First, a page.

Madcap Romans Fvzz Popvli really mix it up on this new album Magna Fvzz. Lurching about like a drunk at closing time, they never settle for too long on one style or mood, despite broadly always staying true to fuzz rock tropes. Opening track Let it Die melds acid rock riffage to jazzy lead playing, and whilst second track Napoleon follows roughly the same path it sounds absolutely nothing like its predecessor. This is a good thing, surely?

The sometimes slightly disconnected vocals give a weirdly demented air to proceedings – at times it’s sounds like Ozzy Osbourne is in the room next door to the band absent-mindedly singing along – and this overall feeling is ramped up by the fact that the band is never afraid to try and shoehorn a ton of seemingly disparate ideas into any given song.

Third track The Deal sounds like the result of a drug deal on Ladbroke Grove turned sour – it’s the aural equivalent of some particularly dirty speed – with psyche references like the Pink Fairies, Steve Hillage and Hawkwind forcing themselves into the centre of your mind’s ear with no little rudeness and scant disregard for the listener’s wellbeing. Can you tell I’m lapping this stuff up?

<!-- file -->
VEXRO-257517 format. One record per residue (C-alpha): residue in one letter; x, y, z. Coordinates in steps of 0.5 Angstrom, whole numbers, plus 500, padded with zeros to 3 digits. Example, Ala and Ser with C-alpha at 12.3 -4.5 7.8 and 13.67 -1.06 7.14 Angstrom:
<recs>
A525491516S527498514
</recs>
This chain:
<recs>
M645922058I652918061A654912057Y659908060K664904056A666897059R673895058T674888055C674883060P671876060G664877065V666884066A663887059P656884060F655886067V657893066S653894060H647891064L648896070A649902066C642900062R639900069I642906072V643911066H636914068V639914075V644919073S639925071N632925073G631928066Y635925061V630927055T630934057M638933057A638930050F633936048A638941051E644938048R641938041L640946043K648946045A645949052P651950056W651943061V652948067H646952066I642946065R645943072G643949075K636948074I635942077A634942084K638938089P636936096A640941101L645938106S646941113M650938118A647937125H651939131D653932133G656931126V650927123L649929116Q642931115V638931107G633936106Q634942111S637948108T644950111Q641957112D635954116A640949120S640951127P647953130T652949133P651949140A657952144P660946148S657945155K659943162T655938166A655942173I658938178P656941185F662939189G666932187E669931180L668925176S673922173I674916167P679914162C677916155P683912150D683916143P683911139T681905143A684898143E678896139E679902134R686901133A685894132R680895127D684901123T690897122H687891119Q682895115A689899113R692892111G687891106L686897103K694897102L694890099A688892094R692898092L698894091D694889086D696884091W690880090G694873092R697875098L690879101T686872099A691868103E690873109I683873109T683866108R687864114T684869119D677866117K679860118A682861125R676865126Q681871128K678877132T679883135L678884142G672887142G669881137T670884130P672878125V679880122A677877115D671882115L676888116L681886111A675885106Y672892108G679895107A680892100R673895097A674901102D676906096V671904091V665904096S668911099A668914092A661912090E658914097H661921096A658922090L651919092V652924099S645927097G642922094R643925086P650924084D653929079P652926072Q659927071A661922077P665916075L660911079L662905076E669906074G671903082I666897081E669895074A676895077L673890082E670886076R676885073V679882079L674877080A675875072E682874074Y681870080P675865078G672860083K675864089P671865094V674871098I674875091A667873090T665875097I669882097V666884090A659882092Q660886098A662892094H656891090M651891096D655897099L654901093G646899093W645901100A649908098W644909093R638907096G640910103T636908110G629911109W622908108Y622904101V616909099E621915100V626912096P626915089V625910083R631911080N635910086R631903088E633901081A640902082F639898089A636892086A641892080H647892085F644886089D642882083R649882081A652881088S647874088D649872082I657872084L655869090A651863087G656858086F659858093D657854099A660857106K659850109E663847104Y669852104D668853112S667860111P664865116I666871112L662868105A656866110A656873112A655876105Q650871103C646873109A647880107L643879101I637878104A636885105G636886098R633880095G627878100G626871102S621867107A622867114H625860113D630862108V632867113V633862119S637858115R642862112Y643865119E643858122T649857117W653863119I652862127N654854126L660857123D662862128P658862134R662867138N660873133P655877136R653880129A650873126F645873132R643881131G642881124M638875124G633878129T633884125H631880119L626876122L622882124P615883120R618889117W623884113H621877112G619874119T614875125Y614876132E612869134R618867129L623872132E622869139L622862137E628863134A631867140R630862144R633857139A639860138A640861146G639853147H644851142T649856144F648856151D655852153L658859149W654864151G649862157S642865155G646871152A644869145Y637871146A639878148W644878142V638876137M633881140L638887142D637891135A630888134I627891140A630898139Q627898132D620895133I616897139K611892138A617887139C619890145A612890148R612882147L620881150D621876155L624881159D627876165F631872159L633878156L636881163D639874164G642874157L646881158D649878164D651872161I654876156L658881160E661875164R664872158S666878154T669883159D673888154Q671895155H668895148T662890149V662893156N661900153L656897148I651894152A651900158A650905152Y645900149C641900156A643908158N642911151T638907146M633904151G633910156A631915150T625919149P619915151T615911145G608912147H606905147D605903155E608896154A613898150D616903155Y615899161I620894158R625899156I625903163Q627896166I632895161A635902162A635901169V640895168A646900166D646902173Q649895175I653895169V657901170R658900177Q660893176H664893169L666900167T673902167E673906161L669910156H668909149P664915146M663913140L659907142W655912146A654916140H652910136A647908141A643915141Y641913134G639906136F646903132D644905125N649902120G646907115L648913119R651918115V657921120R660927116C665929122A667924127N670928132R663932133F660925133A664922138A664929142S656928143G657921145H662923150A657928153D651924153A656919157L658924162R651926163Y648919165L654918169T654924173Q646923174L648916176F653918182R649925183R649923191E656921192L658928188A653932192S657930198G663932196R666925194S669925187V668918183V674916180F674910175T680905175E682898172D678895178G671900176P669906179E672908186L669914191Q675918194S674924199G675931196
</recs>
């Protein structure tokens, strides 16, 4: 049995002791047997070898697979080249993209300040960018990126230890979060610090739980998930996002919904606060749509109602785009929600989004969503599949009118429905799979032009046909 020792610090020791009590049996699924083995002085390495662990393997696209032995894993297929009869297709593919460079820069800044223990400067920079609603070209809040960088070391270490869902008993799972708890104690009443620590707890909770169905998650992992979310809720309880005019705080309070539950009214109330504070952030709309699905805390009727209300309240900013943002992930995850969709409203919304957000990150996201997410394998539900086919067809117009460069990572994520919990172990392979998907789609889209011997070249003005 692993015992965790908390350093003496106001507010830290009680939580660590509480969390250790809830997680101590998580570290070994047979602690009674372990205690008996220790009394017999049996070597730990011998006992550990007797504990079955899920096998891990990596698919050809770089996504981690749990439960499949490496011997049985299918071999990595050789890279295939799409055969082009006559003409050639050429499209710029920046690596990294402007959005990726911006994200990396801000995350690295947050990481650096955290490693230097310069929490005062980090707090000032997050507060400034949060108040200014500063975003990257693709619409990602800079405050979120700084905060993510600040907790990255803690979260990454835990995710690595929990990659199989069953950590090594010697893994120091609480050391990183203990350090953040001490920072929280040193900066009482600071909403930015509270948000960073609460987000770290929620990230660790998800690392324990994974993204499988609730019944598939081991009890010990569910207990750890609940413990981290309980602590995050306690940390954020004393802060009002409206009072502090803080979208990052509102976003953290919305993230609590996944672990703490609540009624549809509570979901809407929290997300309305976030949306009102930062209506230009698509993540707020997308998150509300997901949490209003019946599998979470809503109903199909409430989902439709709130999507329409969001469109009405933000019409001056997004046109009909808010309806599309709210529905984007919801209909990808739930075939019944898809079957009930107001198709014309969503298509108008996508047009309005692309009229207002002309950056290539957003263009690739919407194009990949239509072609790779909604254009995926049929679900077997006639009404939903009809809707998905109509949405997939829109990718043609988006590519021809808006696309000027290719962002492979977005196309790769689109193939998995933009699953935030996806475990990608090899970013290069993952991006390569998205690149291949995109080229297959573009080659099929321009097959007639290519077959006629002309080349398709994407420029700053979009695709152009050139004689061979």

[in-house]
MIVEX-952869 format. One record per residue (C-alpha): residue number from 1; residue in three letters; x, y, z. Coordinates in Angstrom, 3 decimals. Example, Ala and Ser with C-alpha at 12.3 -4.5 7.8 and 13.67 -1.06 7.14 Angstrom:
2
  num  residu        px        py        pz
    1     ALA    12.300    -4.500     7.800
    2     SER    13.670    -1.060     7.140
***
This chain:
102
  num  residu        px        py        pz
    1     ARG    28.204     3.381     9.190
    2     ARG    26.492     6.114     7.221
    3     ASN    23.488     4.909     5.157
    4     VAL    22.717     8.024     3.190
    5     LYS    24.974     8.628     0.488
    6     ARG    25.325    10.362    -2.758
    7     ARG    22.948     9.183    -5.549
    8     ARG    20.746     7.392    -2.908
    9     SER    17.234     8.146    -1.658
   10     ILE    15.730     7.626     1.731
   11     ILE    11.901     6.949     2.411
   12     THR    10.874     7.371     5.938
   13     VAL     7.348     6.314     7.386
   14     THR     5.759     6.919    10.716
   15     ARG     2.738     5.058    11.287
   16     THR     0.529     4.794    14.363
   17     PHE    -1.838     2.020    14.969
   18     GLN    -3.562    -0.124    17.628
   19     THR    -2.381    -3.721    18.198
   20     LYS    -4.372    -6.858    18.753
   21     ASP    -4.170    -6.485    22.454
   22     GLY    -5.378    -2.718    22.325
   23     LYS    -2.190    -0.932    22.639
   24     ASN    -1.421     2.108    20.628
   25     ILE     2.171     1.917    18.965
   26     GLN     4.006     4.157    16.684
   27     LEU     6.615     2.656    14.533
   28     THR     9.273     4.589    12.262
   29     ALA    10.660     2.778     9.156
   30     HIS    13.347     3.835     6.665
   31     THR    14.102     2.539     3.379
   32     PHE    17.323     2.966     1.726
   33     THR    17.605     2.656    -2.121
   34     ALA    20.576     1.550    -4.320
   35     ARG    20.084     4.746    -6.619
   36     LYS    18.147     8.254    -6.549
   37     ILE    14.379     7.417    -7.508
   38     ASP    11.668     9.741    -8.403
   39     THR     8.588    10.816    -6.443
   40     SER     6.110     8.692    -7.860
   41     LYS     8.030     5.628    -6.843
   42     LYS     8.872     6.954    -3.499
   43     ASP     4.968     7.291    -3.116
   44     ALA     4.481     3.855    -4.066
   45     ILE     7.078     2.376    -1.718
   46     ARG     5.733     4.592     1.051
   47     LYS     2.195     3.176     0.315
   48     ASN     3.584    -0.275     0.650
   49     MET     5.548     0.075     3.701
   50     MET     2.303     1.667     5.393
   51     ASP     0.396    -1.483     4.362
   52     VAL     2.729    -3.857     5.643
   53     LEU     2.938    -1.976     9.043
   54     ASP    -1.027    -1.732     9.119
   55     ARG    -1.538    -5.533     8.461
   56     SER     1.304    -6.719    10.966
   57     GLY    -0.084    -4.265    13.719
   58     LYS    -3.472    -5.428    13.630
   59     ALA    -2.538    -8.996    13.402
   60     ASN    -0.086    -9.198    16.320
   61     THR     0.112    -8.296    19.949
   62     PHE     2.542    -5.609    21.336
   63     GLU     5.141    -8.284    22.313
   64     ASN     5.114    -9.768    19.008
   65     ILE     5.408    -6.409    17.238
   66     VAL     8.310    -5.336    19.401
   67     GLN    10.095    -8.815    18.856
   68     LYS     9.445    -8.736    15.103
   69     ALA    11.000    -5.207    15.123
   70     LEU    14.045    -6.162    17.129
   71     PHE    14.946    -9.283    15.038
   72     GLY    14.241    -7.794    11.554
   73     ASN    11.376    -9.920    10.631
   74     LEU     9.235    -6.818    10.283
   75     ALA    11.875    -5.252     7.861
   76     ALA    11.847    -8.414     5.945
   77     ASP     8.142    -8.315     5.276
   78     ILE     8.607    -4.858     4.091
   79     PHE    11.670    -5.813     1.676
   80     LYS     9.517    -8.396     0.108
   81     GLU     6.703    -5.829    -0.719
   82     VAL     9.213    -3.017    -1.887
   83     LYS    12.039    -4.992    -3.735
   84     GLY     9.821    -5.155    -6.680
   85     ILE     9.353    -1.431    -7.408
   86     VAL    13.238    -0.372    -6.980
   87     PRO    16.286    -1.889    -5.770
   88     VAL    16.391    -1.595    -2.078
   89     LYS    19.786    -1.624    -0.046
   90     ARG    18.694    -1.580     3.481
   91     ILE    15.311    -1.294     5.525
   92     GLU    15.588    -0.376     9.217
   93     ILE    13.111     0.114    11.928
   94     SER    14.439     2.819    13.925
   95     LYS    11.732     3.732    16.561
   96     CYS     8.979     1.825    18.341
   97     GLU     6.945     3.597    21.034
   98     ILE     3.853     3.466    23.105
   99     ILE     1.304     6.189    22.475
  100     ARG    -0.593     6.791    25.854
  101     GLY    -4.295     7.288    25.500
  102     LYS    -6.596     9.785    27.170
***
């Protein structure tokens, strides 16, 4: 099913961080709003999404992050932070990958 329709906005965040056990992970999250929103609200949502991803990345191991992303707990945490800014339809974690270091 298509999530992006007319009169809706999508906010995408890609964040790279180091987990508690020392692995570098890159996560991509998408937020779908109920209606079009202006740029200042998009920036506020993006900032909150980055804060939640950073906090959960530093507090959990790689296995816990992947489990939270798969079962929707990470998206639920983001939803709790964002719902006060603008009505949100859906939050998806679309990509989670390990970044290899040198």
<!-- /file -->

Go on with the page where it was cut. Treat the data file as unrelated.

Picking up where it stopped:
The band examine their inner Barrett on the excellent Get Me, but of course they can’t just leave the one influence to play on it’s own in a song, so they swamp the whole thing with some very Detroit-influenced distorted guitars to mix things up a bit. It’s not wholly successful – but it’s a damn sight more interesting to listen to than most modern heavy rock, let me tell you. The madness continues with the phaser-rich Rvmpletum, which reprises the glorious post punk pomp of PIL before losing a little focus, whilst penultimate track Cherry Bowl is a full-force space rocker, full of simplistic yet effective riffing, whooshing noises and another supremely disturbed vocal performance.

Final track Magna Fvzz is a suitably nutzoid space rock epic, weighing in at nearly twelve and a half minutes and containing just about every sci-fi metal device you could hope to hear. It’s a bit much for my ears, but I can appreciate how, lying on your back in a darkened room under the influence of one or more mind-expanding agents, and feeling threatened by the ever oppressive throb of the lava lamps, you might get full value out of the track.

All told, then, something of an enjoyable romp – derivative, yes, but not annoyingly so. Worth a punt if you like any of the band names I’ve dropped in the review!


Magna Fvzz is out now.